Continuing the previous example, functions func1 and func2 only call functions func1, func2, and func3 (e.g., the calls are internal to Component A), but func3 makes a call to func4 that is contained in component B. In addition, component A needs access to variable X (within component A) and component Z (within component B). Component B needs access to func1 from component A. Each of the functions and variables that are called by a component from another component are placed in the calling component's import list. For example, variable Z will be placed in Component A's import list because it is contained within Component B, but variable X will not be in the import list because it is contained within the same component (although a different module). This is illustrated below in Table 3.

TABLE 3
Component A Component B
Instruction Data (instruction
portion 402 portion 404 portion 406)
Total functions/ func1, X, Y func4, Z
variables func2, func3
Export symbol list func1, func3, X func4, Z
Import symbol list func4, Z func1

In step 714, all symbols that are in both an export symbol list and an import symbol list are identified and, in step 716, the identified symbols and their corresponding addresses are placed in the jump table. Accordingly, the jump table only contains a reference to each export symbol that corresponds to an input symbol. Only a call to a symbol outside of the calling component (e.g., any call that does not reference a symbol contained within the component itself) has a reference in the jump table.

Continuing the previous example, although func1 and func3 are both accessible outside of component A, only func1 will ever be called in the current program because no other component needs to call func3. Accordingly, func3 will not be placed in the jump table. Function func4 and Z will also be placed in the jump table as they both may be called by external components. This is illustrated below in Table 4.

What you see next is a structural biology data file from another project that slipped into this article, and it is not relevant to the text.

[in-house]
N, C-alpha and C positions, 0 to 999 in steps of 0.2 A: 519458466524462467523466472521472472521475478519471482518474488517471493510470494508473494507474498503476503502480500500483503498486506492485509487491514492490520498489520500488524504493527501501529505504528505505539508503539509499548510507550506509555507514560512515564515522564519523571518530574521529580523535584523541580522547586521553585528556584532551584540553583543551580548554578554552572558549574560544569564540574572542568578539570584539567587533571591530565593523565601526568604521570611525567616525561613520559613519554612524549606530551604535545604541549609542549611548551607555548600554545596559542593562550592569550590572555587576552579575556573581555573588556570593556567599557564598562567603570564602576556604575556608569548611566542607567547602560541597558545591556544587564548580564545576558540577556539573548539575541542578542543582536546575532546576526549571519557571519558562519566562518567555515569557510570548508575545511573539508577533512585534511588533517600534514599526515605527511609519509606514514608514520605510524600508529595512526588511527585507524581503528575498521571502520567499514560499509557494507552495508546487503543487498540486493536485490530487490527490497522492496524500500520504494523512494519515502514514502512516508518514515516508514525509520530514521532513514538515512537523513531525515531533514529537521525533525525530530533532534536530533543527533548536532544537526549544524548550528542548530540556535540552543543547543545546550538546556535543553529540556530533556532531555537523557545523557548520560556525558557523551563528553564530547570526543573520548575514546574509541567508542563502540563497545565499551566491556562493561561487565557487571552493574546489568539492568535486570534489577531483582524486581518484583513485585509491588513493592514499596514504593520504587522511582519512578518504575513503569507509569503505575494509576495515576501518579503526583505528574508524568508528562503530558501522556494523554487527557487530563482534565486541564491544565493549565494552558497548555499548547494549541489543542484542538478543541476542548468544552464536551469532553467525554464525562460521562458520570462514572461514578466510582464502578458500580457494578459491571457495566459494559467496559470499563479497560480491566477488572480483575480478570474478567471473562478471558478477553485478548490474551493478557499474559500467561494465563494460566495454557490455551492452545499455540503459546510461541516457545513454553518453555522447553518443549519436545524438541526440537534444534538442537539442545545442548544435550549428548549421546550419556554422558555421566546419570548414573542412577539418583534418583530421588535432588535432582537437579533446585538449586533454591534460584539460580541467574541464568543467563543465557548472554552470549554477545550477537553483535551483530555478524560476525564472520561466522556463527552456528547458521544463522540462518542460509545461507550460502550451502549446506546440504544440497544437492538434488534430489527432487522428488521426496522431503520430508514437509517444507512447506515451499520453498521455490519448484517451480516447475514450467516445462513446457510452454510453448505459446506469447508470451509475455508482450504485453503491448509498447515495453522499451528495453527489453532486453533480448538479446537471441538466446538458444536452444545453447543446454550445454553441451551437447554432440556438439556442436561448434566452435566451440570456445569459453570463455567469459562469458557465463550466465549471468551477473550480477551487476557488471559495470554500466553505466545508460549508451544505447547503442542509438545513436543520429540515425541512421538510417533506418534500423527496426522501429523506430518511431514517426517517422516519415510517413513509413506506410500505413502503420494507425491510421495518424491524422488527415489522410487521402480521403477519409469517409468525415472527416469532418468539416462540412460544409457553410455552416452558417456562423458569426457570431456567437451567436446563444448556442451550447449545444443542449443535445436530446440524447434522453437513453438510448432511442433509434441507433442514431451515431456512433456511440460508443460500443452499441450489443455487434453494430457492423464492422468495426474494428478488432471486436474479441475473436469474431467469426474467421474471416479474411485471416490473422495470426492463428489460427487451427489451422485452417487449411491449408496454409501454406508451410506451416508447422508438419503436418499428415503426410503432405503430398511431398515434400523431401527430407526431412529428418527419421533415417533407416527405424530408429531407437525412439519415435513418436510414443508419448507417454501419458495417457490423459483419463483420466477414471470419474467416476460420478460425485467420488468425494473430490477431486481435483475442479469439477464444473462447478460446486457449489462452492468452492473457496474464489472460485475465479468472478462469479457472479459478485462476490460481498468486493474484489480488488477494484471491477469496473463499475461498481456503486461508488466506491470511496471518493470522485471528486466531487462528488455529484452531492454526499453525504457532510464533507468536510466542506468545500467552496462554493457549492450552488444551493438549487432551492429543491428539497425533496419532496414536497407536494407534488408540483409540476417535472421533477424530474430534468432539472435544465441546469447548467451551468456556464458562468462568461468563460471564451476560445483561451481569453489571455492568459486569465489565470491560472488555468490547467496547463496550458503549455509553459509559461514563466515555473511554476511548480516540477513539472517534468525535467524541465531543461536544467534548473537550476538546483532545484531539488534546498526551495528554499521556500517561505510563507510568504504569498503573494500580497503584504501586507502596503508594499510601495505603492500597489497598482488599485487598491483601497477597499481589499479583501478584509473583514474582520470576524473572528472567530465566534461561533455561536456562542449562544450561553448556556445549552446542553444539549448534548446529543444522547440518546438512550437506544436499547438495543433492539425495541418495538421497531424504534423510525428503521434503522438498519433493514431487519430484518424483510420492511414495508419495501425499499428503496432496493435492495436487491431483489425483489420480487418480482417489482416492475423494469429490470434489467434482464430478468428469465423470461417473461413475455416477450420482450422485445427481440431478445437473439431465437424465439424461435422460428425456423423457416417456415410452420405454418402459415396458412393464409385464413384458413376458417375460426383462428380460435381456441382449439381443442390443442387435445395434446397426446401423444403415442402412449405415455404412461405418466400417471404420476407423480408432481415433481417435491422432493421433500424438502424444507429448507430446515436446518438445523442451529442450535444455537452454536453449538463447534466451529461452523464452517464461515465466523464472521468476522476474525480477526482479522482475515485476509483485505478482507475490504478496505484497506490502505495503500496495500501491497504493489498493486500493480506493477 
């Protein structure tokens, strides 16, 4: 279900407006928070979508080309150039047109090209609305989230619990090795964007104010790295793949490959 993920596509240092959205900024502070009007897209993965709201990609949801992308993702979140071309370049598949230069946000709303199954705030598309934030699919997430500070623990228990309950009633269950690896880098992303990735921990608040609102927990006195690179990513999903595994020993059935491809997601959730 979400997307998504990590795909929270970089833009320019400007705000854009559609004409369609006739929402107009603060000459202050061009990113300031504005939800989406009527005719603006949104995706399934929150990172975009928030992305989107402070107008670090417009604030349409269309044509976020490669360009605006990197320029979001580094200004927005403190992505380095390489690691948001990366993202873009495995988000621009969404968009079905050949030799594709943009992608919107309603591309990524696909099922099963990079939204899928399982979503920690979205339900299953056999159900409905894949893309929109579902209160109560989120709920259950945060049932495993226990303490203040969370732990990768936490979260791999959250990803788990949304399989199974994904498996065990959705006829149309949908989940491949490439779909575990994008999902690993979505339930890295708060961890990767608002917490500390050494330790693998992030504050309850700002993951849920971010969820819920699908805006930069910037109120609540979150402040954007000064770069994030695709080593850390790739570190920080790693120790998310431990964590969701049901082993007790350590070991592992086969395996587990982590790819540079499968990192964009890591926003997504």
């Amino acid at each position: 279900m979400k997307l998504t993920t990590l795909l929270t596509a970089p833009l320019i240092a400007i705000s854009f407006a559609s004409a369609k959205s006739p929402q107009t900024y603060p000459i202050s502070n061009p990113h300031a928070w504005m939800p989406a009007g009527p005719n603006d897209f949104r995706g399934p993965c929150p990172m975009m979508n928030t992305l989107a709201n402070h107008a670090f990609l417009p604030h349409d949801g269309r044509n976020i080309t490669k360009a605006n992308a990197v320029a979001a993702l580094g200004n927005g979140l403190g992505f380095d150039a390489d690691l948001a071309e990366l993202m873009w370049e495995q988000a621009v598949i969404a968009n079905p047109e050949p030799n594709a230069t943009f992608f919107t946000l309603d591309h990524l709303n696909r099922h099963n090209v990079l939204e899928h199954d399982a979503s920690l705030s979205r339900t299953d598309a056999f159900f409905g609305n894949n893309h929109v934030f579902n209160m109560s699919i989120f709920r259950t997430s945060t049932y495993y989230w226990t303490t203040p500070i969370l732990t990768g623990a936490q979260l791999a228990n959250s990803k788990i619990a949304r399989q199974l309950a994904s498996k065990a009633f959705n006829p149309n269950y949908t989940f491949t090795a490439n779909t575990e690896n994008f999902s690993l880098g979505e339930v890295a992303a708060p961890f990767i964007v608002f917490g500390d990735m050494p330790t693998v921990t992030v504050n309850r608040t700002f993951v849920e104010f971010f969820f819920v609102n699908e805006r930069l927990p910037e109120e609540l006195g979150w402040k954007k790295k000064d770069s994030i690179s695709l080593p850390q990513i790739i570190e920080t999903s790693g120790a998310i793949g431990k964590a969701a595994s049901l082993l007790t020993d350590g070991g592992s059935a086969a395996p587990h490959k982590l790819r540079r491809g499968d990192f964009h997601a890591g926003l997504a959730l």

TABLE 4
Component A Component B
Instruction Data (instruction
portion 402 portion 404 portion 406)
Total functions/ func1, X, Y func4, Z
variables func2, func3
Export symbol list func1, func3, X func4, Z
Import symbol list func4, Z func1
Symbols in jump table func1, func4, Z

In step 718, the method 700 alters all direct references between components to refer to the jump table. For example, all references in Component A to func4 and Z will be modified to refer to the jump table rather than directly to Component B, and all references in Component B to func1 will be modified to refer to the jump table rather than directly to Component A. Accordingly, changes to the image that result in a different address for func1, func4, or Z may be fixed by modifying the corresponding redirection address in the jump table instead of needing to modify each direct reference in the calling component.

In step 720, a linker (e.g., the linker 610 of FIG. 6) is called to link the final image. The final image will include the modified components and the jump table. Once complete, the image may be transferred to a wireless device.